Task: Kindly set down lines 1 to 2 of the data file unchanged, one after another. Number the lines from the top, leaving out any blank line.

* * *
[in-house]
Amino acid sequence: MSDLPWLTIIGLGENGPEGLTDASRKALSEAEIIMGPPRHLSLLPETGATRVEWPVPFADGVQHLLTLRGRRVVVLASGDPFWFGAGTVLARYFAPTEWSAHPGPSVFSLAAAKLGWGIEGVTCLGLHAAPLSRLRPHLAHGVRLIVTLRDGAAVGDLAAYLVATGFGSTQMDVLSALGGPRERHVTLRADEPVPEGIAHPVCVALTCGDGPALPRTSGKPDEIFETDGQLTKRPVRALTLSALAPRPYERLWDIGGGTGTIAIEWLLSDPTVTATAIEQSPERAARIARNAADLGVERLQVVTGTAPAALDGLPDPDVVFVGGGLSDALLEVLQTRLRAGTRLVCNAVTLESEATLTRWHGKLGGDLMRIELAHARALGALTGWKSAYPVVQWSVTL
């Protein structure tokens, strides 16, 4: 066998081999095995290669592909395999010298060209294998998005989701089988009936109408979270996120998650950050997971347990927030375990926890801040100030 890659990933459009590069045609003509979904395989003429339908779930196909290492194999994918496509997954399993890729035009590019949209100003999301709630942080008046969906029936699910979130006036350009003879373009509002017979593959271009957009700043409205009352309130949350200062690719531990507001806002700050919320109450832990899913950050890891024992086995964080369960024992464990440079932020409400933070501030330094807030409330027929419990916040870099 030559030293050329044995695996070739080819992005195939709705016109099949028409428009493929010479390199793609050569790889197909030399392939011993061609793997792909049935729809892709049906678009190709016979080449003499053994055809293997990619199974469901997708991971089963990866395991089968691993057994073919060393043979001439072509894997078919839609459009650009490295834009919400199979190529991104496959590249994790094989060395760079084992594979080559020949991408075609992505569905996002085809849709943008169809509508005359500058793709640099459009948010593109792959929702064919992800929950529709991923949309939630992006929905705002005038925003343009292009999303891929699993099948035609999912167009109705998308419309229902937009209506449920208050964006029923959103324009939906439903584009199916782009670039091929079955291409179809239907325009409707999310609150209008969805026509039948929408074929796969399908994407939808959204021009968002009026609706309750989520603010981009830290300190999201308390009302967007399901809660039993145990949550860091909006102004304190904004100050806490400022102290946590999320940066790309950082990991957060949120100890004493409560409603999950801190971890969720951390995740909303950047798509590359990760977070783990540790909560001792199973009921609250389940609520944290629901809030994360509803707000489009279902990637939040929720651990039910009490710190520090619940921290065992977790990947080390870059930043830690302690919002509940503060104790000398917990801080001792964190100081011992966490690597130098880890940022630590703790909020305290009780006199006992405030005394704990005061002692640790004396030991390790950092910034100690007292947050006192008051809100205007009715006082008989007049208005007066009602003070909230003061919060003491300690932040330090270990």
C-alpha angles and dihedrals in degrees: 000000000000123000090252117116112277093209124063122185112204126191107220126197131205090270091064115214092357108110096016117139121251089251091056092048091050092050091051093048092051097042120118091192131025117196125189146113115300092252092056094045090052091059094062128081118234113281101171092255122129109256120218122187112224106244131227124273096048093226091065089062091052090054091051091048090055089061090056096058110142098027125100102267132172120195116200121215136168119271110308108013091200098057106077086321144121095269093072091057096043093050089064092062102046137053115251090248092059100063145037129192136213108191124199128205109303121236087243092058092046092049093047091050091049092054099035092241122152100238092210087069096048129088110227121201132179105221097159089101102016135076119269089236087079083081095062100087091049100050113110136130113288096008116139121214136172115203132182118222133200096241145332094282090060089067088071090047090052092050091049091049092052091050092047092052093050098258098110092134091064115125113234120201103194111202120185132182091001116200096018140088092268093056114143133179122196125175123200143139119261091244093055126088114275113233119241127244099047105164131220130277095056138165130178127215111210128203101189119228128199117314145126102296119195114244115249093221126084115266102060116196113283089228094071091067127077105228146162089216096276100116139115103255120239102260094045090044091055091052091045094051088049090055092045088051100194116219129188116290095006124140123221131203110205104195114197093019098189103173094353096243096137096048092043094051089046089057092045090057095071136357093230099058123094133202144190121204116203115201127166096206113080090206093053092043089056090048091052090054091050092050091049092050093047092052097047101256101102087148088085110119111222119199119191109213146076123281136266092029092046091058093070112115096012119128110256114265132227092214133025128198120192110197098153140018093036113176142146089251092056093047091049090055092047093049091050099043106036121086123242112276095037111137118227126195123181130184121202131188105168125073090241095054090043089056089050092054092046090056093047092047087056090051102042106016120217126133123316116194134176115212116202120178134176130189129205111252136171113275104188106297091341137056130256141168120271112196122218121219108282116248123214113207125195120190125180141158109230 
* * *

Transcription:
[in-house]
Amino acid sequence: MSDLPWLTIIGLGENGPEGLTDASRKALSEAEIIMGPPRHLSLLPETGATRVEWPVPFADGVQHLLTLRGRRVVVLASGDPFWFGAGTVLARYFAPTEWSAHPGPSVFSLAAAKLGWGIEGVTCLGLHAAPLSRLRPHLAHGVRLIVTLRDGAAVGDLAAYLVATGFGSTQMDVLSALGGPRERHVTLRADEPVPEGIAHPVCVALTCGDGPALPRTSGKPDEIFETDGQLTKRPVRALTLSALAPRPYERLWDIGGGTGTIAIEWLLSDPTVTATAIEQSPERAARIARNAADLGVERLQVVTGTAPAALDGLPDPDVVFVGGGLSDALLEVLQTRLRAGTRLVCNAVTLESEATLTRWHGKLGGDLMRIELAHARALGALTGWKSAYPVVQWSVTL